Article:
Research shows that men are more likely than women to refuse to wear a mask as a COVID-19 precaution, revealing much about the state of gender equality, Caroline Schuster writes.
In the wake of the deadly insurrection at the United States Capitol building on 6 January, several congressional representatives tested positive for COVID-19. Representative Pramila Jayapal, a Democrat who was infected after sheltering in the Capitol, publicly railed against Republican colleagues who she said “refused to take the bare minimum COVID-19 precaution and simply wear a damn mask in a crowded room during a pandemic.”
In Australia, after New South Wales made masks mandatory in indoor settings following on outbreak in early January, protesters rallied in Bondi, singing “you can stick your sanitiser up your arse”. While anti-mask protests are not nearly as widespread, nor the debate as politically polarised in Australia as in the United States, the willingness of many to flaunt public health guidelines raises questions. What explains such a strong pushback against mask use as a COVID-19 precaution?
Much of the debate has centred around toxic masculinity. Donald Trump’s reticent attitude towards face masks has been described by his political rival and successor, Joe Biden as “macho.” A Fox News host countered that Biden “might as well carry a purse with that mask.”
This exchange is symptomatic of a wider finding within pandemic-related public health research. In a US-based survey, political scientists found that men have been consistently less likely to report wearing a face mask.
Tellingly, gender subjectivity plays a crucial role. Assessing attitudes within partisan groups, the survey found that “men who report ‘completely’ masculine gender identities are significantly different than their fellow partisans, and much more likely to reject mask-wearing.”
But how did masks come to be associated with gender dynamics to begin with, and what is apparently feminine about a medical mask?
First, there is a need to hit pause and examine masks themselves. The important first step to rethinking the mask is to frame it as what researchers call gendered material culture.
Looking at their production, distribution, and use is an important corrective against stereotyping or making dubious claims about universal or natural ‘manly essences.’ Actually examining masks themselves can offer better policy tools to address the gender problems that are holding back their use among men.
During the pandemic response, medical masks have been doubly feminised. On one hand, it has been widely observed that women’s labour was quickly recruited into producing handmade masks, and anthropologists found that around the world “women young and old pulled out their sewing machines and transformed their living rooms and bedrooms into sites of domestic production.”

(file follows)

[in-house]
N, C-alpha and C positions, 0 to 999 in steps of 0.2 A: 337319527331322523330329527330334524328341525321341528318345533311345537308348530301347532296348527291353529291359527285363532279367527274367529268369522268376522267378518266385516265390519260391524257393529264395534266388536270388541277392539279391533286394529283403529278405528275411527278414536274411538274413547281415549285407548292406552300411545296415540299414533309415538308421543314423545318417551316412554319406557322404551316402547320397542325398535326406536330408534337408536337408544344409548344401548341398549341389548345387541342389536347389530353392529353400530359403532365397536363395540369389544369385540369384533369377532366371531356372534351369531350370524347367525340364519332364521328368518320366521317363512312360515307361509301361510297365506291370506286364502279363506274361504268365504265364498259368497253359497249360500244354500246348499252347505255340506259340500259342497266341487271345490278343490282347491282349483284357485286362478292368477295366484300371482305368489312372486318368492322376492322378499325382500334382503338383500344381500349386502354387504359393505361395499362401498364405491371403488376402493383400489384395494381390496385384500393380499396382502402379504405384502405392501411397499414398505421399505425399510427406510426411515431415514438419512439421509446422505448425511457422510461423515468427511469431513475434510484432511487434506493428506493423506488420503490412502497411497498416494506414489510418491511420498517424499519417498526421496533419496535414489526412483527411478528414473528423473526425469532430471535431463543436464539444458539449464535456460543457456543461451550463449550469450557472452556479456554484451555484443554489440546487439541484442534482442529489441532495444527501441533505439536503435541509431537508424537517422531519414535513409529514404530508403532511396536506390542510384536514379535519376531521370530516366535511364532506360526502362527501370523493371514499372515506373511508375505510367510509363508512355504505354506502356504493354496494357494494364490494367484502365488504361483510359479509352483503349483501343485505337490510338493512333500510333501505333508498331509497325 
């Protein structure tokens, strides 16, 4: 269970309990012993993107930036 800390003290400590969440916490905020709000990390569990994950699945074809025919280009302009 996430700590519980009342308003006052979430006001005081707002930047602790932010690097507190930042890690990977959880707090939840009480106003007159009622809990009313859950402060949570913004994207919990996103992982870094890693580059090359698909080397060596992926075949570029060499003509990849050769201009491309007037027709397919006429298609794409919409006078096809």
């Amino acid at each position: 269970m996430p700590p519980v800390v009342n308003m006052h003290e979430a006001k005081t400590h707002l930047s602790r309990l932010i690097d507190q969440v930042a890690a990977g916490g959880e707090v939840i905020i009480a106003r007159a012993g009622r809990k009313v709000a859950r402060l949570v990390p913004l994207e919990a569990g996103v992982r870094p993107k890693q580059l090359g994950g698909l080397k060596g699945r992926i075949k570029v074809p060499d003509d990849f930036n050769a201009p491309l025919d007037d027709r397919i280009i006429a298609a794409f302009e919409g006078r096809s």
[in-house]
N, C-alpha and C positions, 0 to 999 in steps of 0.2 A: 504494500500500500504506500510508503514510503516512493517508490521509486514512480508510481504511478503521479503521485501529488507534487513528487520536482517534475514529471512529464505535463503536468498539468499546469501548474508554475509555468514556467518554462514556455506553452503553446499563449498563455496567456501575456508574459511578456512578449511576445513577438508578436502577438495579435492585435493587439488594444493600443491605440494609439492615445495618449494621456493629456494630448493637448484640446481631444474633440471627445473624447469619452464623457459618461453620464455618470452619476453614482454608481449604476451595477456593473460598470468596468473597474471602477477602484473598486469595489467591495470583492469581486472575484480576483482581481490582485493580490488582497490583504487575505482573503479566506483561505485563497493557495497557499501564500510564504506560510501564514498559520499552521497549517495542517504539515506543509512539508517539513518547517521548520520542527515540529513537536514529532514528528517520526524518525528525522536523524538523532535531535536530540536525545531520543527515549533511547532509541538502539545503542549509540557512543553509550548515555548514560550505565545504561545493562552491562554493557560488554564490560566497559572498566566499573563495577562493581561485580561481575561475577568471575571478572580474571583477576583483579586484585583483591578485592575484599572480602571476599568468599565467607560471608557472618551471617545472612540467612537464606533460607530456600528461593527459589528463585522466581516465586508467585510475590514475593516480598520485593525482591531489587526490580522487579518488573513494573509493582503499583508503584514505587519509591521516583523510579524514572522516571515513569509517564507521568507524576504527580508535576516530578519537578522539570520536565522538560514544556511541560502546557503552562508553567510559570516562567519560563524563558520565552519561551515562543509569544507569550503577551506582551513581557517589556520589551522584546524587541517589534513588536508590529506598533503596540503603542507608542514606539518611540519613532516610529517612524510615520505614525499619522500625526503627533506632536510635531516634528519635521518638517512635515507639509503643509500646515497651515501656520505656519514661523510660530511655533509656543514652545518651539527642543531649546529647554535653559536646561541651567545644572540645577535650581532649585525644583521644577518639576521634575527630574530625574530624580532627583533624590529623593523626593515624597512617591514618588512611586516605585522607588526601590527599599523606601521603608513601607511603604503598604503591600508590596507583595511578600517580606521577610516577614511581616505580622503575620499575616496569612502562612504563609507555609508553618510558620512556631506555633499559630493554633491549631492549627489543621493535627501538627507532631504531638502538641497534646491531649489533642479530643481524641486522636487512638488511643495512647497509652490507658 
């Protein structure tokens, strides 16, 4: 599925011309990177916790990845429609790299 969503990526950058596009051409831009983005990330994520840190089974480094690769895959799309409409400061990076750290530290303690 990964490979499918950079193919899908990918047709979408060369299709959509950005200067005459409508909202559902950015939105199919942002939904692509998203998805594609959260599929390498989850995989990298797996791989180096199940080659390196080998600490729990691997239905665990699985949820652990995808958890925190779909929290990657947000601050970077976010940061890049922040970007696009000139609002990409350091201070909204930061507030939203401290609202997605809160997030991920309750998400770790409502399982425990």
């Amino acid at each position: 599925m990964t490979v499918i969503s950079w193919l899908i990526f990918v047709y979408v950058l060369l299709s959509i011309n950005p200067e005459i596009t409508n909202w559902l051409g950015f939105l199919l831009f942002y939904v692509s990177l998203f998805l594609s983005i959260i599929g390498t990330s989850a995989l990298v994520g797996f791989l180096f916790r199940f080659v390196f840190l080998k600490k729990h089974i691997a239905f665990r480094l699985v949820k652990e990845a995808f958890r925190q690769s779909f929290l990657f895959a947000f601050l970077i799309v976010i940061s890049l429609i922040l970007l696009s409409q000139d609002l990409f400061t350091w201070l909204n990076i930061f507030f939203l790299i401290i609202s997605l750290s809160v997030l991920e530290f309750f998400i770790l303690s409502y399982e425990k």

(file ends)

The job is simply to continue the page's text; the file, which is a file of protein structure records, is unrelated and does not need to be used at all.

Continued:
Women’s labour is stitched into the very fabric of the mask problem, but they aren’t the only gendered aspect of the pandemic. Lockdowns and work from home measures revealed that domesticity is in crisis, and highlighted the staggering level of paid and unpaid domestic labour women shoulder in the household. Masks are associated with housework, which is disproportionately allocated to women in Australia.
On the other hand, the care sector – including nursing and aged care – is closely identified with medical masks, both to protect vulnerable patients and staff, and is full of heavily feminised professions.
Gendered expectations about nursing have become especially poignant with COVID-19 revealing systemic shortcomings in the care sector.
This moral panic was turned on women and is clear both in the international news coverage of the 10 California nurses who were suspended for refusing to work without proper personal protective equipment, and the outrage levelled at aged care workers in Melbourne – many of whom are migrant women of colour – who were accused of spreading the virus because their underpaid work meant that they had to work multiple jobs.
In the United States, when medical masks materially jump from feminised professional care to the general public, they have also been closely associated with Asian-Americans. As one analysis of the racial politics of mask use attests, “instead of representing a good citizen helping to stop the spread of a possible contagion, a protective mask transforms Asian bodies into the source of contagion.”
Understanding material culture imbued with intersectional symbolic associations can help policymakers fix the problems with mask uptake. It also goes some way towards understanding the contradictions between the widespread adoption of face-covering flag bandanas – apparently as an expression of free speech – by members of the far-right Proud Boys militia in the United States, and a simultaneous refusal to wear medical masks.
From a policy perspective, the gendered material culture of masks raises important questions about freedom of expression, like whether people have the right reject a mask and not be ‘muzzled’. It should be noted that Congresswoman and QAnon supporter Marjorie Green’s mask protest shows that it is not just men who are reluctant to symbolically associate with things deemed too feminine.
At the core of this is the undervaluing of women and femininity. Women are silenced by the same norms that contribute to masks appearing feminine. Female scientists make up only 24 per cent of the experts tapped to shape public opinion and steer national task forces. Nurses are highly competent and have deep experience with medical crisis response, and yet are rarely reported as policymakers, public decision-makers, or portrayed as ‘at the table’.
Ultimately, all the gendered problems at the heart of the mask debate are representative of a much wider equity problem about which voices are valued and heard, both in the pandemic response and in society as a whole.